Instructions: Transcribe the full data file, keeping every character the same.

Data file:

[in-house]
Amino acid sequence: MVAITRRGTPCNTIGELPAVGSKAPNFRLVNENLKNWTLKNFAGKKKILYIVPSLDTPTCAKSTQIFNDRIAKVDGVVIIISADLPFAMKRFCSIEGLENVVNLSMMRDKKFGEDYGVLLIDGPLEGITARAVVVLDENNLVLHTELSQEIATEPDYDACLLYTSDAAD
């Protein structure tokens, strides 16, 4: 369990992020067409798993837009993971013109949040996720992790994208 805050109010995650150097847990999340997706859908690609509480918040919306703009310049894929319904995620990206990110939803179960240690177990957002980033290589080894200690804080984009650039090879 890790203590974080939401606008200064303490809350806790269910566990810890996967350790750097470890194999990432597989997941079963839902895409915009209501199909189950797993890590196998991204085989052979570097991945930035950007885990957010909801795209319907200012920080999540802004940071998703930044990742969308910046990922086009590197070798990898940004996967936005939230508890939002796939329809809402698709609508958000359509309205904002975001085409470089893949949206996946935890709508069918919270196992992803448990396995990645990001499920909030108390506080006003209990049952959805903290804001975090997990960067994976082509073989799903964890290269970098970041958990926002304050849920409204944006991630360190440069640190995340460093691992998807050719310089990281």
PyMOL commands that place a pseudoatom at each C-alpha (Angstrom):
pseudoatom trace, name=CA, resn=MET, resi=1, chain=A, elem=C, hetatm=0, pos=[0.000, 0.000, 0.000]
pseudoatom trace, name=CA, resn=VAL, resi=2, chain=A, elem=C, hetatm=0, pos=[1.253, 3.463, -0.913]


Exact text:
[in-house]
Amino acid sequence: MVAITRRGTPCNTIGELPAVGSKAPNFRLVNENLKNWTLKNFAGKKKILYIVPSLDTPTCAKSTQIFNDRIAKVDGVVIIISADLPFAMKRFCSIEGLENVVNLSMMRDKKFGEDYGVLLIDGPLEGITARAVVVLDENNLVLHTELSQEIATEPDYDACLLYTSDAAD
């Protein structure tokens, strides 16, 4: 369990992020067409798993837009993971013109949040996720992790994208 805050109010995650150097847990999340997706859908690609509480918040919306703009310049894929319904995620990206990110939803179960240690177990957002980033290589080894200690804080984009650039090879 890790203590974080939401606008200064303490809350806790269910566990810890996967350790750097470890194999990432597989997941079963839902895409915009209501199909189950797993890590196998991204085989052979570097991945930035950007885990957010909801795209319907200012920080999540802004940071998703930044990742969308910046990922086009590197070798990898940004996967936005939230508890939002796939329809809402698709609508958000359509309205904002975001085409470089893949949206996946935890709508069918919270196992992803448990396995990645990001499920909030108390506080006003209990049952959805903290804001975090997990960067994976082509073989799903964890290269970098970041958990926002304050849920409204944006991630360190440069640190995340460093691992998807050719310089990281």
PyMOL commands that place a pseudoatom at each C-alpha (Angstrom):
pseudoatom trace, name=CA, resn=MET, resi=1, chain=A, elem=C, hetatm=0, pos=[0.000, 0.000, 0.000]
pseudoatom trace, name=CA, resn=VAL, resi=2, chain=A, elem=C, hetatm=0, pos=[1.253, 3.463, -0.913]